The technique of creatively and willfully inscribing oneself into one or more ancient autobiographical discourses lent itself first and foremost to claiming membership in the humanist community, but it had other uses as well. As noted, it was also the mechanism for creating meaning for an audience of fellow humanists, who were familiar with the discourses adopted and tended to know the source texts by heart; to inscribe oneself into an ancient discourse was to situate oneself in the memory of one's reader. Furthermore, the auctoritas of the ancients served to enhance one's own authority and to increase the authenticity of the persona one sought to fashion. Autobiography, finally, was a powerful literary weapon. On the one hand it could function defensively as an apology of one's personal history, social status, national affiliation, or genealogy. On the other it was deftly wielded in the confessional struggles of the sixteenth century and beyond.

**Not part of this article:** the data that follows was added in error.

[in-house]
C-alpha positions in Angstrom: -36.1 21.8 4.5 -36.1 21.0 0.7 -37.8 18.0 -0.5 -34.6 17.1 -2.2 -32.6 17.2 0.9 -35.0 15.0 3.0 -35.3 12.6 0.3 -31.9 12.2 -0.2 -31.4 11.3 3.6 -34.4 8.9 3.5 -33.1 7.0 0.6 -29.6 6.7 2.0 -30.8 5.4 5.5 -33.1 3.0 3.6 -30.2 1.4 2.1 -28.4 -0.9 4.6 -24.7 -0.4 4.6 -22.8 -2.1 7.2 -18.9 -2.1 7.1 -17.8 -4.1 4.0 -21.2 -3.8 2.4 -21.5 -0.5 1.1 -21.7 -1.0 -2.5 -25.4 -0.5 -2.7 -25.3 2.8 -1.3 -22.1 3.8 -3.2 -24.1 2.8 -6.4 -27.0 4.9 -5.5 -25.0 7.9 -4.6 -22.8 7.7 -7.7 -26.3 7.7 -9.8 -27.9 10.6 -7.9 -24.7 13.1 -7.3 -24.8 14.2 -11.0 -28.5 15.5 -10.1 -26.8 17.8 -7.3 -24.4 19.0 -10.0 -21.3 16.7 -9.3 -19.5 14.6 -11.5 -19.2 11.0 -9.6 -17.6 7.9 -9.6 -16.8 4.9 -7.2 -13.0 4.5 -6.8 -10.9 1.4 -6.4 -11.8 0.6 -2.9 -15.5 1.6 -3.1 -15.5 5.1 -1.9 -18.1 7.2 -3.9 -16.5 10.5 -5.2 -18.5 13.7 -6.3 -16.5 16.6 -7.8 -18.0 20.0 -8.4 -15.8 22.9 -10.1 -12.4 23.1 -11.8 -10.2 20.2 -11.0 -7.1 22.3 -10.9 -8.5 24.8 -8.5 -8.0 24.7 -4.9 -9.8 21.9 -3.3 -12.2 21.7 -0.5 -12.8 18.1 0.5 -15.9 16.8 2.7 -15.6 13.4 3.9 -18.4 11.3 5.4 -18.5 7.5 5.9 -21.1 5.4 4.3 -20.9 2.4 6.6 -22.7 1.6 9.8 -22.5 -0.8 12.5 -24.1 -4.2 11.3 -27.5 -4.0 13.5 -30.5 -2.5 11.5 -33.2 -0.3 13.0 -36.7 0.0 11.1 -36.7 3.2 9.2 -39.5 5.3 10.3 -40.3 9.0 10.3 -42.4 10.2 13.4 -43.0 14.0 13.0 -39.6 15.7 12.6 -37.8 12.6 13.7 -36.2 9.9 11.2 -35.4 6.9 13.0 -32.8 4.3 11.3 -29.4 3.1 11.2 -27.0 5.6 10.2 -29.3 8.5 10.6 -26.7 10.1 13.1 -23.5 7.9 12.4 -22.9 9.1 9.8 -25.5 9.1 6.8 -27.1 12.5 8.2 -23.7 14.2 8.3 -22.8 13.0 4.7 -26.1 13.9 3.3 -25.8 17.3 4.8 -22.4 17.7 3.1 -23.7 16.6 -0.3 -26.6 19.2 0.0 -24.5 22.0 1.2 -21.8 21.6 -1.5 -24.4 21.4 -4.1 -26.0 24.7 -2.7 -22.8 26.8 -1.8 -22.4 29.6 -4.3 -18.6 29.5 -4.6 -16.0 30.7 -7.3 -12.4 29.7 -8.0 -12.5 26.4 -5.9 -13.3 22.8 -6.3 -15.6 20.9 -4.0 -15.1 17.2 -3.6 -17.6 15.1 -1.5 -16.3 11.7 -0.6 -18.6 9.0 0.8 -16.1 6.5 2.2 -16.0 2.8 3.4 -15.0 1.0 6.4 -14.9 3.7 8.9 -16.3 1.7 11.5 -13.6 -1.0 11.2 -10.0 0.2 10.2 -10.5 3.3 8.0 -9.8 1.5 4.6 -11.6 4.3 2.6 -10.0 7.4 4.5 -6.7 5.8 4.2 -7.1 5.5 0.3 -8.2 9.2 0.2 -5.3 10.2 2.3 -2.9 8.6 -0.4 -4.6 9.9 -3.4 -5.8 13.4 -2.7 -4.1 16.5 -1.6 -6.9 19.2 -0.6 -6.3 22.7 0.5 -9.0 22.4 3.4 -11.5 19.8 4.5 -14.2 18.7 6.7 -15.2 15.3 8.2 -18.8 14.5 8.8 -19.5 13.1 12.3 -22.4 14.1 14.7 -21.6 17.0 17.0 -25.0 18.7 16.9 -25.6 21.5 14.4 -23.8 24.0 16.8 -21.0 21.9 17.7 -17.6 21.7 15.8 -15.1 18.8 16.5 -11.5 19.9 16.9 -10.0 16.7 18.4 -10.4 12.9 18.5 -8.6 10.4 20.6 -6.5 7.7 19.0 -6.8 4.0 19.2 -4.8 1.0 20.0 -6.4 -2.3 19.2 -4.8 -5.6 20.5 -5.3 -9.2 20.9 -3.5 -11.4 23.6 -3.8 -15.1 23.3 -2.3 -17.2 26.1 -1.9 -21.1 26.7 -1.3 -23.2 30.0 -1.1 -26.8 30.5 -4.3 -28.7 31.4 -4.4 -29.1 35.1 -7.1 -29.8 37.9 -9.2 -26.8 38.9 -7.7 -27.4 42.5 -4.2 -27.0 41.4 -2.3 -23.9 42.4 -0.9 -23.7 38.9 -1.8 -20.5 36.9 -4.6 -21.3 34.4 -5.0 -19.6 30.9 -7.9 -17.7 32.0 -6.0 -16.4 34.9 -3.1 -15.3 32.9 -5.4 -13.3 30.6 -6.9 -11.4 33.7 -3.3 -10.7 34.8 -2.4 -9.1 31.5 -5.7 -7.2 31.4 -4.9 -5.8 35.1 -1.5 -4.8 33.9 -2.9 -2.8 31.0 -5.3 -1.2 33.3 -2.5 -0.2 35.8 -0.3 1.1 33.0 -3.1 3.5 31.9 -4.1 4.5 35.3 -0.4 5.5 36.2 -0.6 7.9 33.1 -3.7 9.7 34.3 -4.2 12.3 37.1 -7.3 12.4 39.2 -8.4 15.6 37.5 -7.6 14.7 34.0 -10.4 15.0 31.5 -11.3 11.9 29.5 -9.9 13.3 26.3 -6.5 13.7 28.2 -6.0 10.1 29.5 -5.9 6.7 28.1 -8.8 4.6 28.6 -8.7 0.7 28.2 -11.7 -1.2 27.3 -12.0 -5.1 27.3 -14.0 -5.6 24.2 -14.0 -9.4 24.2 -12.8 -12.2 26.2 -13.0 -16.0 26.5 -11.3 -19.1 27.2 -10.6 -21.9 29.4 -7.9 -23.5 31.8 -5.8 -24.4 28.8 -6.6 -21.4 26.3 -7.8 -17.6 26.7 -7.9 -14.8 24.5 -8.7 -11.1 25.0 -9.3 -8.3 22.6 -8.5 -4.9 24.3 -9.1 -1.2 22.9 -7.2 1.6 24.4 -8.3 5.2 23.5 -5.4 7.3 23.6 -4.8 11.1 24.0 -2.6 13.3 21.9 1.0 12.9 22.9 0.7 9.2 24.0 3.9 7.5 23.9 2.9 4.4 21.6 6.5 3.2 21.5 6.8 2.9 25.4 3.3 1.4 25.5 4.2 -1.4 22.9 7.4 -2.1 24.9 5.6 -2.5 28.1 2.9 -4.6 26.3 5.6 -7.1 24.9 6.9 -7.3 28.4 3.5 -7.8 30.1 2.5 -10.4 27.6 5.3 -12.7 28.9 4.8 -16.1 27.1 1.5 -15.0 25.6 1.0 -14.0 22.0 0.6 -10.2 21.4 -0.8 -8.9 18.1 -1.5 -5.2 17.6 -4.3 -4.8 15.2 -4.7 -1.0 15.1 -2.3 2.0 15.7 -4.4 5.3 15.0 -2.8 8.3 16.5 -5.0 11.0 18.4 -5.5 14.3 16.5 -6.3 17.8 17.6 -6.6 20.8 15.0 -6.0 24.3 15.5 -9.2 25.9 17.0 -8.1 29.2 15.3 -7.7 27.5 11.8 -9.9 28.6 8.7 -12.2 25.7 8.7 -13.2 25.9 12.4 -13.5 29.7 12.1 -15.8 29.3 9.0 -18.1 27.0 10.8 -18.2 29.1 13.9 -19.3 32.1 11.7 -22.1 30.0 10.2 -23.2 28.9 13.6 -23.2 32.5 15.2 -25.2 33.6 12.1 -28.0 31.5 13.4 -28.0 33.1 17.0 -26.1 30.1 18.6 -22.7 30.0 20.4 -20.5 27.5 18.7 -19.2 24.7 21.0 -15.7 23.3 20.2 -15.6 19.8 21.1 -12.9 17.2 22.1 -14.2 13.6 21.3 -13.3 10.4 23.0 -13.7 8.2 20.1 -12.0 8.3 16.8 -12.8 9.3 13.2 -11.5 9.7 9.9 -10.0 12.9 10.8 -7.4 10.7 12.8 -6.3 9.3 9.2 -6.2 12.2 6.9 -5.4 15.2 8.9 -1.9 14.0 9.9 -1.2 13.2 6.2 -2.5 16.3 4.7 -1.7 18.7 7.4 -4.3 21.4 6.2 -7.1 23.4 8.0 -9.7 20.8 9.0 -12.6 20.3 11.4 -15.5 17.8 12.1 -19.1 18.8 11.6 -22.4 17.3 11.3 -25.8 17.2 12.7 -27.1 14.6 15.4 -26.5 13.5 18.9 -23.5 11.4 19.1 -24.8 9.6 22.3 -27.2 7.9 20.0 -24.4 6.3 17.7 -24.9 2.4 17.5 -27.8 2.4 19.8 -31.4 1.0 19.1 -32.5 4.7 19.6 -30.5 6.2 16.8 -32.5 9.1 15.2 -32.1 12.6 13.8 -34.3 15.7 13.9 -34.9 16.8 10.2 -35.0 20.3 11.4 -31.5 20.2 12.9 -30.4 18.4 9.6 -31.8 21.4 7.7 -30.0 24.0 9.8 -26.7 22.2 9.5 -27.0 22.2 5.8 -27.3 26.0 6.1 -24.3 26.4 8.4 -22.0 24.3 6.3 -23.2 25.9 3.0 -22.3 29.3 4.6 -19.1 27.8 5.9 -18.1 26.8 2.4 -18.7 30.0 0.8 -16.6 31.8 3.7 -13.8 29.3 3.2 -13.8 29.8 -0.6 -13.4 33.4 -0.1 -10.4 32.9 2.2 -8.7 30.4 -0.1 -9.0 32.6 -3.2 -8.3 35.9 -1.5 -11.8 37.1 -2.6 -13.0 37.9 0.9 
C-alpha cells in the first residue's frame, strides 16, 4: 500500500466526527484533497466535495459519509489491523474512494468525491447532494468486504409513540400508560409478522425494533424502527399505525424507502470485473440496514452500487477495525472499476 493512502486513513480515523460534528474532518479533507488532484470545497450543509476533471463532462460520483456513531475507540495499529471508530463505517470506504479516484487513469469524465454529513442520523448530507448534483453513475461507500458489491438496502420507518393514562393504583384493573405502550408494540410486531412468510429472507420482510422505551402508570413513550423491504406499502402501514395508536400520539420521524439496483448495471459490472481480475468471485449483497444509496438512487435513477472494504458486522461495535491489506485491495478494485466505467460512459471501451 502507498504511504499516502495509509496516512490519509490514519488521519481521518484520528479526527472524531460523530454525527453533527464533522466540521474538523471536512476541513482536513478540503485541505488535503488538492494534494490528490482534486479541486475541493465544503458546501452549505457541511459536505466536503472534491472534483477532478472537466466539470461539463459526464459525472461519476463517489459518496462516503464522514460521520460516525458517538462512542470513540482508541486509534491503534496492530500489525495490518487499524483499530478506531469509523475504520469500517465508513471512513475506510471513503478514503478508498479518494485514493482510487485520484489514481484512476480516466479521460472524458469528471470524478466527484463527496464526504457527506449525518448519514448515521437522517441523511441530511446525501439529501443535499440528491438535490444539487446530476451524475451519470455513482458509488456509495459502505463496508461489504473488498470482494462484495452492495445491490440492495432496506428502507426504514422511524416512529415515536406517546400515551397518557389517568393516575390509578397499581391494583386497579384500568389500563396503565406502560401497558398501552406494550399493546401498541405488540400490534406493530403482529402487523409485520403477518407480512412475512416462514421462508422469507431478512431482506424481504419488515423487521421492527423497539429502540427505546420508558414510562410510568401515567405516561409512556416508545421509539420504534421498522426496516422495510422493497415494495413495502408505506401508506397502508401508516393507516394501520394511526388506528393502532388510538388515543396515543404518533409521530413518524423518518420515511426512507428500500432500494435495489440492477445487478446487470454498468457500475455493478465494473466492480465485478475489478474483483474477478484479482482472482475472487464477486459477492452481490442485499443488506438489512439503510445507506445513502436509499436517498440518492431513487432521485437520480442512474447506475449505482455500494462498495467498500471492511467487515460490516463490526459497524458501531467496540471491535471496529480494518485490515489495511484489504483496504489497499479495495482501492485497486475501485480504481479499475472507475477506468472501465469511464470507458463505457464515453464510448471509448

Once the discursive element of autobiographical writings has been identified, Enenkel emphasizes, they can no longer be used as sources for the lives or actual personalities of their authors. Assuming the opposite can and has led to disastrous misinterpretation, such as in Burckhardt's misreading of the Anonymous Life of Alberti (whose true author, by the way, Enenkel identifies as Lapo da Castiglionchio the Younger). The biography is not a manifesto for a distinctly Renaissance ideal of the uomo universale, but rather a conscious attempt to portray Alberti as a classical philosopher by inscribing him into the discourse of Diogenes Laertius' Lives. Enenkel's title is thus polemical: humanist autobiographical writing is not indicative of the "discovery of man" and individualism, as Burckhardt famously thought, but of the "invention of man" (Erfindung des Menschen), or rather the invention of the various humanist personae the authors sought to convey. Autobiography is an exercise in self-fashioning, not self-discovery or self-depiction.